Insight into illness is a critical issue for patient self-report in MCI and AD given that insight into disease effects declines as the disease progresses [87
]. Lack of insight is defined as lack of the ability to elaborate on the experience of a disease, label the symptoms of the disease as pathological, or have knowledge of the deeper effects that the symptoms or disease will have on one's environment [92
]. Anosognosia is defined as unawareness of deficits, specific cognitive dysfunction, and lack of insight [16
]. The terms 'lack of insight' and 'anosognosia' are used largely interchangeably in the cognitive impairment literature.
The relationship of insight to progression in MCI is less clear than it is for AD. For a review of insight in MCI see [95
]. There is currently no consensus on the best method to measure insight. Most methods rely on informant report as a 'gold standard' with patient/informant concordance taken as an indirect measure of patient insight. When the informant is the caregiver, accuracy of report bears critical examination. Caregiver burden, level of depression and anxiety, and caregiver health, including cognitive health, may influence accuracy of caregiver report (for example, [97
Within the AD literature, there has been examination of concordance along with caregiver factors in reporting [17
]. Data on patient/informant concordance and informant accuracy are limited for the milder levels of cognitive impairment. In general, data support an inverse correlation between insight and severity of cognitive impairment and an inverse correlation between patient and caregiver report and severity of cognitive impairment [88
]. Dementia patients likely underestimate their deficits in comparison to caregiver informants [103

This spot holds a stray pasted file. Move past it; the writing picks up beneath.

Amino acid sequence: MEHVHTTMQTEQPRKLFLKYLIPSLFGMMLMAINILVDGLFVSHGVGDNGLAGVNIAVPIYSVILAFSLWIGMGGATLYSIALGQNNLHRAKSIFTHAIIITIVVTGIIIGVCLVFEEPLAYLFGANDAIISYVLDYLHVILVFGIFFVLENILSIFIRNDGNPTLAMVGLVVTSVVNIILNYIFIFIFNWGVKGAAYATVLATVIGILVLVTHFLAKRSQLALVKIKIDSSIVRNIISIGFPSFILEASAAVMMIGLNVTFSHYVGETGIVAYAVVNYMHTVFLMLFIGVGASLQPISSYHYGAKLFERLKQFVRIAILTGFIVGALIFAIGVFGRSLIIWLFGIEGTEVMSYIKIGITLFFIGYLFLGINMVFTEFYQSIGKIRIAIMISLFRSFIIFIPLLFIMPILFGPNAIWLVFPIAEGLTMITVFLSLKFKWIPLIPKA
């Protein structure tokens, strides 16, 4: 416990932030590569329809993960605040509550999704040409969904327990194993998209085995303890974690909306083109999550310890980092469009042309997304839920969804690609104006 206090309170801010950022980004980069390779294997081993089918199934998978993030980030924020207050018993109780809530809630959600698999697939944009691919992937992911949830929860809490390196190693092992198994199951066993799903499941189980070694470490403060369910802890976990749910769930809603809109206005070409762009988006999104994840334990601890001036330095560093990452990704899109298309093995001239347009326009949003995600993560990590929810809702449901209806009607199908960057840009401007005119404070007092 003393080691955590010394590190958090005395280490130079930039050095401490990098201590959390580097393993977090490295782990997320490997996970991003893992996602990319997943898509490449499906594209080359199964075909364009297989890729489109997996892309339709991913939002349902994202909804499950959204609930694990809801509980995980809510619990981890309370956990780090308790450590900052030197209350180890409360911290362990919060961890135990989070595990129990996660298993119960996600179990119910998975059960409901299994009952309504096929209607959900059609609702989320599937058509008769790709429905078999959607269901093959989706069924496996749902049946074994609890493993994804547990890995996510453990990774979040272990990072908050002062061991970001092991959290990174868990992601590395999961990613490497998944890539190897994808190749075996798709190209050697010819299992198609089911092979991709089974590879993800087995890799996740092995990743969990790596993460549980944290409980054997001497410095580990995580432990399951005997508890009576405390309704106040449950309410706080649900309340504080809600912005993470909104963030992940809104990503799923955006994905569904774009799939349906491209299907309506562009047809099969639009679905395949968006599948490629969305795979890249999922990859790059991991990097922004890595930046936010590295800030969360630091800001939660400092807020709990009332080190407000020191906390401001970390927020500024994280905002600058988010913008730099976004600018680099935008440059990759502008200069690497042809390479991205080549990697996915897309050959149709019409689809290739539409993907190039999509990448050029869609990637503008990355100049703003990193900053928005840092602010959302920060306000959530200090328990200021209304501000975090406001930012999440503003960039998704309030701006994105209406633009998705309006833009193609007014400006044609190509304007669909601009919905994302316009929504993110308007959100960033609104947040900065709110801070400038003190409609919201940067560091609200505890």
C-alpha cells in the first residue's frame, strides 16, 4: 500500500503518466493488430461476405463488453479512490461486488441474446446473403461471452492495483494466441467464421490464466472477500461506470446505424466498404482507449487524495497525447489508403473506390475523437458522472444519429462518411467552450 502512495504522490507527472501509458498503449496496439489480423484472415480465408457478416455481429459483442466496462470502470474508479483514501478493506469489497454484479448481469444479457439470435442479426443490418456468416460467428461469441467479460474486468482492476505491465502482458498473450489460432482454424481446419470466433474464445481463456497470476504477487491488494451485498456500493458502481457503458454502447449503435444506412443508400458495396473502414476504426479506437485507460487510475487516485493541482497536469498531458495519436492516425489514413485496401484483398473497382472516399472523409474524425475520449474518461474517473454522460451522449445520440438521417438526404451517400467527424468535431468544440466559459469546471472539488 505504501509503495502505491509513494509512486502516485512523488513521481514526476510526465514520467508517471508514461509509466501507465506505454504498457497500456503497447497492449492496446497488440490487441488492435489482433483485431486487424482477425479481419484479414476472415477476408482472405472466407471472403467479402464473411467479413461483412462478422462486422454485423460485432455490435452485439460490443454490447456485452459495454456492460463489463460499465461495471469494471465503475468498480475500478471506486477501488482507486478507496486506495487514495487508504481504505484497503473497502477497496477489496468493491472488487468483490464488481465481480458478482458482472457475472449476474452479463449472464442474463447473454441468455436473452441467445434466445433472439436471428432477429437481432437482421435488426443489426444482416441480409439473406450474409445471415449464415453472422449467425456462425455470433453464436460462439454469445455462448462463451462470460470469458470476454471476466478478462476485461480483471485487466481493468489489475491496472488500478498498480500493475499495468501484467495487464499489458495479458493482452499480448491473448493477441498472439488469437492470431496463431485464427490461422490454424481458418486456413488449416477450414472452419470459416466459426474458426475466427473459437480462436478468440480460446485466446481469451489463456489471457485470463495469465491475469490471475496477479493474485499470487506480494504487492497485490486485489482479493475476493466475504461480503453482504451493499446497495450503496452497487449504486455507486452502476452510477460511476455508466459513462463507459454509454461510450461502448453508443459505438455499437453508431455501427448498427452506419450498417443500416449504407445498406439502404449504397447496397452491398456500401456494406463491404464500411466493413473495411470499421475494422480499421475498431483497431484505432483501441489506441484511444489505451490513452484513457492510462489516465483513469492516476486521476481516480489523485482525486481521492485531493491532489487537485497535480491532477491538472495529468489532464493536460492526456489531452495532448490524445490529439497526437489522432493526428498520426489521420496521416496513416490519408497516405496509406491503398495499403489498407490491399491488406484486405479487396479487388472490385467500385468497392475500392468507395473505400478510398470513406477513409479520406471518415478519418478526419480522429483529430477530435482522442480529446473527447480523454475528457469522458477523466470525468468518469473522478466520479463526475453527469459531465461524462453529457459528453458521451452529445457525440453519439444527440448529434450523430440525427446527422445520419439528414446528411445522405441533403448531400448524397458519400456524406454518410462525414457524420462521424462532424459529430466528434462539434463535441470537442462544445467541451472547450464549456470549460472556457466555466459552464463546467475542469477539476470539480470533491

], with concordance further reduced as disease progresses (for example, [104
Some empirical reports conclude MCI patients have preserved insight. For example, Farias and colleagues [15
] found that MCI patient self-report was concordant with reports of others, suggesting that MCI patients do not under-report actual deficits in cognition and functioning. Other studies suggest lack of MCI patient insight (see [95
] for a review). Conflicting findings about insight and ability of patients to self-report may be due to different definitions of insight, different definitions of MCI, and/or different methods of measuring insight. Most studies of insight focus on insight for memory functioning; few studies address insight for other cognitive skills, everyday functional abilities, behavior, or affect [95
]. The current literature on insight in MCI is limited by lack of specificity about domains affected, a critical point given evidence of differential insight by domain for MCI patients [91
]. Insight may be well-preserved in some domains across a range of disease severity, but may diminish more rapidly in others [95
]. For example, Clement and colleagues [91
] found that some but not all domains assessed corresponded to performance deficits in global cognitive score and executive functioning for MCI patients, suggesting MCI patients may be aware of general cognitive deficits but not specific memory deficits. To date, the literature on MCI supports the conclusion that insight in MCI is not a single construct and that insight might be spared for some but impaired for other domains (see Roberts and colleagues [95
] for a review).
Evidence suggests that MCI patients may have knowledge of deficits in advance of when deficits are clinically discernible [108
]. Kalbe and colleagues [93
] found that MCI patients overestimate cognitive deficits relative to informants on a 13-domain complaint interview; mild AD patients underestimate their deficits relative to an informant. The validity of the conclusion of 'overestimation' is worth challenging, however, as early cognitive loss may be apparent to the patient but no one else, in part because of the nature of the deficits and in part because MCI patients may actively hide symptoms from others.
To optimize patient self-report, further research is warranted to determine the relationship of insight to level of disease severity, attending to potential differences in insight by domain rather than treating insight as a single global construct. It will be particularly interesting to identify those domains for which patients, especially MCI patients, may have the most accurate view of performance relative to other informants, including clinicians.
Some patient-reported insight scales are presented in Table .